1. Motivation levels.
It’s not that one of you having a Great Big Important Job while the other doesn’t know what they want to do is an automatic problem. It’s just that it often represents a deeper level of motivation to do and achieve things at a certain age which is not automatically shared by everyone around you. There are certain people who are happy doing more simple things, and there are people who want to use their 20s to create something difficult but important. And that difference unfortunately leads to resentment, envy, misunderstanding, and a distinct feeling of being held back. Motivation levels are hugely important, even if we don’t want to talk about them.
2. Social activities.
How much the two of you are respectively still going out and drinking, and how much your social life looks like it did when you were in college, are going to make a big impact on your relationship. Social lives are a defining aspect of a 20-something’s life, and it’s almost a surefire way to ensure that you will encounter problems if you don’t agree on what it means to have fun and let loose.
Not that being a feminist is a poison to any given relationship in itself, but if you are a woman who is enlightened about her own gender and sexuality and what it means to be a full human being in the world that sometimes wants to stop at “bearer of uterus,” you are going to have some problems dating someone who isn’t on that boat. If you’re constantly having to explain to your SO that catcalls are not flattering, and that abortion shouldn’t even be a question (and having to take refuge in the comments section of feminist websites to keep your sanity), you already know it’s over.
I’m sorry, but now is the time to travel. You don’t only travel at this time in your life, but it’s one of the most convenient times to make it all happen if it’s really important to you. And if one of you desperately wants to get out and see the world while the other one doesn’t ever really want to leave your home state, that’s going to be a huge problem. Because there is no regret quite as poignant as the one that arises when you don’t go somewhere when you had the chance. It’s not fair to take that away from anyone, even if you really, really love them.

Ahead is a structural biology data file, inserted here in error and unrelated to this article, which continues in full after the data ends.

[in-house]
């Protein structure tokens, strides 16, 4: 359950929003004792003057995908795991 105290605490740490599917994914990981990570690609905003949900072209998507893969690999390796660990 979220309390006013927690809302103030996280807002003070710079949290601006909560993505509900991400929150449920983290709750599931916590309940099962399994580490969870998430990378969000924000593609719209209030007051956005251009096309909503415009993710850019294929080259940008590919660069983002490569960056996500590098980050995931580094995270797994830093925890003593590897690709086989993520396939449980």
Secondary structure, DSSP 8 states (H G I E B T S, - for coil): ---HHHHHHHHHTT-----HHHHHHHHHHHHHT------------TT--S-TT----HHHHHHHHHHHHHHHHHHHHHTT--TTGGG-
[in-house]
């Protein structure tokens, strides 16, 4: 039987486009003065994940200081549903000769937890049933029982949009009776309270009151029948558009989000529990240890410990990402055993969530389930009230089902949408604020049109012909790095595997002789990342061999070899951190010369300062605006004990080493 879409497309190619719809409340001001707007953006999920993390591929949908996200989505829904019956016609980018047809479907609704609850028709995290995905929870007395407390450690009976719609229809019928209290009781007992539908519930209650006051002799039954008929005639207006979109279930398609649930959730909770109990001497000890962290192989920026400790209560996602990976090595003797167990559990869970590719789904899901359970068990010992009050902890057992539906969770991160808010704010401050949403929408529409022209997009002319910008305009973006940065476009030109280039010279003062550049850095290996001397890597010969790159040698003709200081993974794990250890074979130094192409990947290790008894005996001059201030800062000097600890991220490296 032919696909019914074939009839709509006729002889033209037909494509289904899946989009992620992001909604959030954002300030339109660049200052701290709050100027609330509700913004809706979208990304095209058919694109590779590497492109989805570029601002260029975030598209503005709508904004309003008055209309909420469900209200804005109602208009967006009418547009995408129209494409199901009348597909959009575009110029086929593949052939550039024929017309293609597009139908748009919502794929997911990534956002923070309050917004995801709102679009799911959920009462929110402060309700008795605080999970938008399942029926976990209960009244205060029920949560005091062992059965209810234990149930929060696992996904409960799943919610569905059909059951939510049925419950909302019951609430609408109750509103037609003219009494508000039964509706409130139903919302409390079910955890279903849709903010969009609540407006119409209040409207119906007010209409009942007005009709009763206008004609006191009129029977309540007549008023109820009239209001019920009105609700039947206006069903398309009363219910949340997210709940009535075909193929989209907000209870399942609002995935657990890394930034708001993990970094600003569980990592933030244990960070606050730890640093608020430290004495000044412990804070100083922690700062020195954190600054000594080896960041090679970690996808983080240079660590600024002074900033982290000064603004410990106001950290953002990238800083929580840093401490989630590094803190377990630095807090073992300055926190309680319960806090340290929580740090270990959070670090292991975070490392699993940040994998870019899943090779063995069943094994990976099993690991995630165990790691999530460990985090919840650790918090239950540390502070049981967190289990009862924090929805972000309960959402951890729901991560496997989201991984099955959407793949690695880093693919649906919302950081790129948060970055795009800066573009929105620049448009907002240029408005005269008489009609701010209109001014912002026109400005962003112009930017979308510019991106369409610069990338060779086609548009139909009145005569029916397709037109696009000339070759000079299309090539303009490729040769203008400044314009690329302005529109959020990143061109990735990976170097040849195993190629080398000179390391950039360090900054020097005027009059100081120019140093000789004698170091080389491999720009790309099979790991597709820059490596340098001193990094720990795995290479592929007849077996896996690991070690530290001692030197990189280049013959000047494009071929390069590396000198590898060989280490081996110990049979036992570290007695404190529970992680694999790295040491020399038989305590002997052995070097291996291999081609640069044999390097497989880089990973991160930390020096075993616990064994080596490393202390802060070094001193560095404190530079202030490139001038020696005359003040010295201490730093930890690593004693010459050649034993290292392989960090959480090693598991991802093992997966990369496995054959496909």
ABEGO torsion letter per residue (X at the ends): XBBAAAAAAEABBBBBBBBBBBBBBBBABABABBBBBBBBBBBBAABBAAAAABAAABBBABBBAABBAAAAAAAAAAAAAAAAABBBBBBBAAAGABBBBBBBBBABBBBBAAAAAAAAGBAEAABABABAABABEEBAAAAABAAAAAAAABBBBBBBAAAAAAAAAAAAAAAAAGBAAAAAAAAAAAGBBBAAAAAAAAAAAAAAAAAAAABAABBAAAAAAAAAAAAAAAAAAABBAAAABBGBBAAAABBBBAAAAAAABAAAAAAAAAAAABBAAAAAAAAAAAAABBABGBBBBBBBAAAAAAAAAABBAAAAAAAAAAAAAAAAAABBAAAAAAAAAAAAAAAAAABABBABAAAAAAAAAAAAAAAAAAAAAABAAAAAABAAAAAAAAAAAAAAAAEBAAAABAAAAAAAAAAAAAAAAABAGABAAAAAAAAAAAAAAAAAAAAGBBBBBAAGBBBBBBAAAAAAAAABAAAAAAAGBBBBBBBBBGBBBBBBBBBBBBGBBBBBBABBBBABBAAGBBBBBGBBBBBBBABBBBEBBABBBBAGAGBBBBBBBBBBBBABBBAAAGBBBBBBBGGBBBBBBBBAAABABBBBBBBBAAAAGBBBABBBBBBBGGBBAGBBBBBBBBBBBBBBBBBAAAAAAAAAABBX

5. Settling down.
Does the word “marriage” terrify you? Does it make you leap for joy in a cloud of pink emotional butterflies? Both answers are rampant in one’s 20s, and it’s up to each of you to make that choice individually. If one of you is headed towards the aisle by the age of 30 and the other isn’t interested in the least, it’s not going to work out. Even though our pressures and expectations are different now than they were, say, in the 60s, it doesn’t mean that people still aren’t entitled to go after what they want.
It’s ugly, but you have to say it. When one of you is making a ton of money and the other one is just scraping by, your lives are not the same. Your prospects are not the same. The kinds of things you can realistically do are miles apart. And unless the earner wants to be subsidizing the other partner, it’s just probably not meant to be. People on similar socioeconomic levels stay together because they are in the same world and encounter the same things, and that’s not something that can be overcome easily. Fights about money are the worst kinds of fights there are, and it’s enough to ruin even the strongest couple.
You either want them or you don’t. Your biological clock is either ticking at 25 or you’re going to the watch doctor to get it stopped altogether. Don’t try to convince each other that it’s meant to be if they don’t want it. Don’t bring a kid into that mess, especially not in your 20s. It’s perfectly normal to want kids at our age, but it’s also perfectly normal to want to avoid them like the plague, and neither of those things are wrong. But don’t start that relationship when you know it’s only going to end in a dramatic, awful way when one of you finally realizes that they can’t convince the other one to suddenly want children. Just don’t.